Today, there is an urge to meet the increased textile consumption by wood- and recycled cellulose textiles, based on new sustainable dissolution concepts for cellulose. Still, there are only few solvents capable of dissolving the intricate cellulose structure while being environmentally friendly and industrially viable. One of them, experiencing a renewed interest is undoubtedly cold NaOH(aq). However, due to specific requirement on the hydration of NaOH along with the long range organization of cellulose chains, favorable interactions in this system are restricted to a very narrow window, implying need for either additives or modifications of cellulose structure in order to promote the dissolution. In the present proposal we intend to explore an inherent and so far unexploited asset of this system: its abundance of the dissolved CO2 from air and ability of dissolved cellulose to reversibily incorporate CO2 into organic structures. By elucidating the nature of these cellulose-CO2 interactions we hope to increse understanding for the fundamental interactions governing the behaviour of the cellulose/NaOH(aq) and shred light on the CO2-carbonation as a versatile intermediate step in cellulose processing.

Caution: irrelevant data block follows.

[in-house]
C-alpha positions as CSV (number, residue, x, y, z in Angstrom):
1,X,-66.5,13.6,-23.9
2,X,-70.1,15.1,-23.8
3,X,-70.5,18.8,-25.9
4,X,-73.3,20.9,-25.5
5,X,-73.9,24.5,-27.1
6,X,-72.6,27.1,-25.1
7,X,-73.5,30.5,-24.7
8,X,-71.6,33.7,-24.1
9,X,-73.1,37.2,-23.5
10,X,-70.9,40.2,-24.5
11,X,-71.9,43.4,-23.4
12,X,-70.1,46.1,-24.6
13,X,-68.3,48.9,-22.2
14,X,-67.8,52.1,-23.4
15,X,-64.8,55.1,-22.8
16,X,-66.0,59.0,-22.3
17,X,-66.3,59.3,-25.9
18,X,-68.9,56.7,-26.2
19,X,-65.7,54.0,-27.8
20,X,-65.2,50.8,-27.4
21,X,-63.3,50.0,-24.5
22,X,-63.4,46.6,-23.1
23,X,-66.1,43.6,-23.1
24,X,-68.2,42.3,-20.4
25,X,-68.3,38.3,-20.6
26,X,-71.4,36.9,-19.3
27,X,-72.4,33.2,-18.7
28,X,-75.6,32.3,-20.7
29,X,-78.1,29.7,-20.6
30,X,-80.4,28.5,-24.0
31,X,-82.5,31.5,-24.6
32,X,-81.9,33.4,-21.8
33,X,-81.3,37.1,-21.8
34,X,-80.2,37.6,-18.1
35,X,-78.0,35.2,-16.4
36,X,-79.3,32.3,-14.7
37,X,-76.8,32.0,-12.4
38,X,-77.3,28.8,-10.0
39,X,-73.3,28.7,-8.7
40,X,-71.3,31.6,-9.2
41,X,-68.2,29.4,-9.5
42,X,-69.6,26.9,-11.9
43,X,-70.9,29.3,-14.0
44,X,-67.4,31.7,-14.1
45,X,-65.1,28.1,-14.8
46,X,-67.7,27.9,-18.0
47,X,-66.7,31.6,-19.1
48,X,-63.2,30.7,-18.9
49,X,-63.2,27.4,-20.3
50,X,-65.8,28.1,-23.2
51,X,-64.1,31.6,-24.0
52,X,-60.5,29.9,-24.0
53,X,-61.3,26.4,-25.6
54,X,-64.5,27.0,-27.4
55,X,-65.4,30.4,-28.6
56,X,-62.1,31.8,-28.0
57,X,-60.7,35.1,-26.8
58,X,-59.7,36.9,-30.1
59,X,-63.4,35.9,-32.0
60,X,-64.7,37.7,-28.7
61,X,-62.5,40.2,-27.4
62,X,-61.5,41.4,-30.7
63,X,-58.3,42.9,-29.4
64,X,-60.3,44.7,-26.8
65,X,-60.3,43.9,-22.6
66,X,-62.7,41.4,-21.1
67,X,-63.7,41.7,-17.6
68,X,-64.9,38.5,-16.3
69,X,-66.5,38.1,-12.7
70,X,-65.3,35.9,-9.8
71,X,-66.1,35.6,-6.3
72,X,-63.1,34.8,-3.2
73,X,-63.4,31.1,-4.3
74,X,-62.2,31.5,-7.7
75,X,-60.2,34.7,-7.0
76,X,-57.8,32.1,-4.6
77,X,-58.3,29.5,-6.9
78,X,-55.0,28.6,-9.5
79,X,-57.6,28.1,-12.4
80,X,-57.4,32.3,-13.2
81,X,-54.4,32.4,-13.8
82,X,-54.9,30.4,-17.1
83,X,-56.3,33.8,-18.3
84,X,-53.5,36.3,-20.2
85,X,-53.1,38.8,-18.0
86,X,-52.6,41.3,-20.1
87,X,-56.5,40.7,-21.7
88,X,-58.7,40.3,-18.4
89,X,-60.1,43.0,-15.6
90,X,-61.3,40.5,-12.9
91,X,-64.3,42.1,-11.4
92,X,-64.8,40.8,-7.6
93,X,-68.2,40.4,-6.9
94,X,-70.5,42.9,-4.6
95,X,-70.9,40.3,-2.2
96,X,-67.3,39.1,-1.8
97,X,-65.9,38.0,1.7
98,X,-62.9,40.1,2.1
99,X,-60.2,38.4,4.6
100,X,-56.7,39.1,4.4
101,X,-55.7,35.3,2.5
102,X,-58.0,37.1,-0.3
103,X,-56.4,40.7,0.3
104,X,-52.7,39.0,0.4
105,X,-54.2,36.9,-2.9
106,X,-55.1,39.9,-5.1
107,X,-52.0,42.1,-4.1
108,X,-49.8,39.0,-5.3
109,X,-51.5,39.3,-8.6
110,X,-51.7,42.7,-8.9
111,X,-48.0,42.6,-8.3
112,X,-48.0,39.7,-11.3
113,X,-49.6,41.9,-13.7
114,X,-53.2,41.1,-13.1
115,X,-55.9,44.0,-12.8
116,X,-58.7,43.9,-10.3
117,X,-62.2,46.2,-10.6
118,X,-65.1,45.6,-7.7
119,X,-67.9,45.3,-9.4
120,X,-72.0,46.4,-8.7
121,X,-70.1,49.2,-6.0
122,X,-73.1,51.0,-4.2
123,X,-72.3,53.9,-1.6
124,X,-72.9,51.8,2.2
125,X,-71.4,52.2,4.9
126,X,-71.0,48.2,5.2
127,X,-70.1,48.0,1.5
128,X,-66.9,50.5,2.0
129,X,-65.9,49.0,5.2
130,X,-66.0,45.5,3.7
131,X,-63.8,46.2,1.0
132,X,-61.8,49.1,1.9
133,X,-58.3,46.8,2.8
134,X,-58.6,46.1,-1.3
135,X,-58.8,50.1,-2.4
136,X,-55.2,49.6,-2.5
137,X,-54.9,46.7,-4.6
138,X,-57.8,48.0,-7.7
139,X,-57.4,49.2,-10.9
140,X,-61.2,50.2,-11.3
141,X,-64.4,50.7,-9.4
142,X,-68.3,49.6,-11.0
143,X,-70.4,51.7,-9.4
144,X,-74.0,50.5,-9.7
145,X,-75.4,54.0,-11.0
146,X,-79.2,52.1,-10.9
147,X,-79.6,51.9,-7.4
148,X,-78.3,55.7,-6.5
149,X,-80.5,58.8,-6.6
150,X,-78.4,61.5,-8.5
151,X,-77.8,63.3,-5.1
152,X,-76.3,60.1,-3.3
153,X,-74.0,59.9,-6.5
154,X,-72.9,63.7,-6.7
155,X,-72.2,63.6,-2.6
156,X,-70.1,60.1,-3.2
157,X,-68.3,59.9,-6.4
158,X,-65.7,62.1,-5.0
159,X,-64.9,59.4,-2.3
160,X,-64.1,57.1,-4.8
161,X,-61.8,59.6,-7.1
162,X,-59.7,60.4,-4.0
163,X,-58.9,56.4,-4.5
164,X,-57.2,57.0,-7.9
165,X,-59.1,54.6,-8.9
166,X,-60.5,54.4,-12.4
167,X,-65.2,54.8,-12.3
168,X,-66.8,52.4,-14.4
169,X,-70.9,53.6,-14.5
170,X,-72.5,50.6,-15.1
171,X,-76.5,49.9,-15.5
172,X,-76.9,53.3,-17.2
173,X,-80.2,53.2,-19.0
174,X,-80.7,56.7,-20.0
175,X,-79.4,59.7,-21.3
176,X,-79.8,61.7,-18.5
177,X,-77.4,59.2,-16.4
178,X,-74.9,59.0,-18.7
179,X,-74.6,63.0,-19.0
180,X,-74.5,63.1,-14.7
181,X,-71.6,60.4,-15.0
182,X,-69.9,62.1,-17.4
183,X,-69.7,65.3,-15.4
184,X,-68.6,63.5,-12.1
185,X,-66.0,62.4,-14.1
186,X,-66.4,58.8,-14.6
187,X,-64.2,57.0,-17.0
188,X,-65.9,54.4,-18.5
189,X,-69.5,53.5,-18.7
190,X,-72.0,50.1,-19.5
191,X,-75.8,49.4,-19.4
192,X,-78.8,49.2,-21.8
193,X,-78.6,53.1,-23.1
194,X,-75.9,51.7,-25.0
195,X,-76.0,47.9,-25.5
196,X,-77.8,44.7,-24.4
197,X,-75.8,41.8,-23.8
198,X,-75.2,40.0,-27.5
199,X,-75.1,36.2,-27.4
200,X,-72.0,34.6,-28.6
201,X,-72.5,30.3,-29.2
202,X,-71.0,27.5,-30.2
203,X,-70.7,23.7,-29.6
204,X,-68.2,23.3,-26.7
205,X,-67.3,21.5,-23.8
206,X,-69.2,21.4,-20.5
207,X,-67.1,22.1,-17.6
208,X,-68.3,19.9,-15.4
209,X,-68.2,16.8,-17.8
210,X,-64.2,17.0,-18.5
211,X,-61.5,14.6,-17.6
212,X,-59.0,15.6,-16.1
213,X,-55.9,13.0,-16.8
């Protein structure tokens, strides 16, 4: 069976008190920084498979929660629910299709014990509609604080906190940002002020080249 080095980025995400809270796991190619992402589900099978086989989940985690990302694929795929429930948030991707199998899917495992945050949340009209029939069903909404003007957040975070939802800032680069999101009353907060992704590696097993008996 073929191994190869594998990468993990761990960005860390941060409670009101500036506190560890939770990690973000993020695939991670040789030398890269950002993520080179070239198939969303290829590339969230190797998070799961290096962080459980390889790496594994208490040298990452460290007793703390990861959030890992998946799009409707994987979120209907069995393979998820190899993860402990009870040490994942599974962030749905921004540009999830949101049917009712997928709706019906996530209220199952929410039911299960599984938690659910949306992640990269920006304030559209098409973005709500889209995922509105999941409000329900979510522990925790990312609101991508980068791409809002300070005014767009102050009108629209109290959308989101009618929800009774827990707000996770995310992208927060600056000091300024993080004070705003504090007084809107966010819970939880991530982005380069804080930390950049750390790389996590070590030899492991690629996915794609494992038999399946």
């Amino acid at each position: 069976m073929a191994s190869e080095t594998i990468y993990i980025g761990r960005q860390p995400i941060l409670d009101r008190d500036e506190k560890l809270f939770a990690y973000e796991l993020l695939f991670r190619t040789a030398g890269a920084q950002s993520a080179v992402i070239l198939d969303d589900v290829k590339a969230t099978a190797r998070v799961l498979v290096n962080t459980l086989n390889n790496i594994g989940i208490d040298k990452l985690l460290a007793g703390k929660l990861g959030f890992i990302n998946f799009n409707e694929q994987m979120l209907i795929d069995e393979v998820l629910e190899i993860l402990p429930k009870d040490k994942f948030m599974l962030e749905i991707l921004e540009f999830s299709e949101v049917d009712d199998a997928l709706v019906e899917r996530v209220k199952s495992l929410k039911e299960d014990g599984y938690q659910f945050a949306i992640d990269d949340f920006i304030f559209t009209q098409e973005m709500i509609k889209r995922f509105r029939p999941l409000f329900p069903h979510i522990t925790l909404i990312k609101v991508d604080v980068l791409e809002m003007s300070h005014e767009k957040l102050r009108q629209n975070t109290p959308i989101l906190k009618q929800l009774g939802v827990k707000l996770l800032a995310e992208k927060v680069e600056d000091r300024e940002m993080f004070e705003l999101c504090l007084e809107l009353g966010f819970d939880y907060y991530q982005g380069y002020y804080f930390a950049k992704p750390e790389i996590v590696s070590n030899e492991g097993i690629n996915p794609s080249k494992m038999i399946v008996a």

Associate Professor at Chalmers, Chemistry and Chemical Engineering, Chemical Technology, Forest Products and Chemical Engineering
Full Professor at Chalmers, Chemistry and Chemical Engineering, Applied Chemistry, Anette Larsson Group
Doctoral Student at Chalmers, Chemistry and Chemical Engineering, Chemical Technology, Chemical Reaction Engineering
Funding Chalmers participation during 2017–2019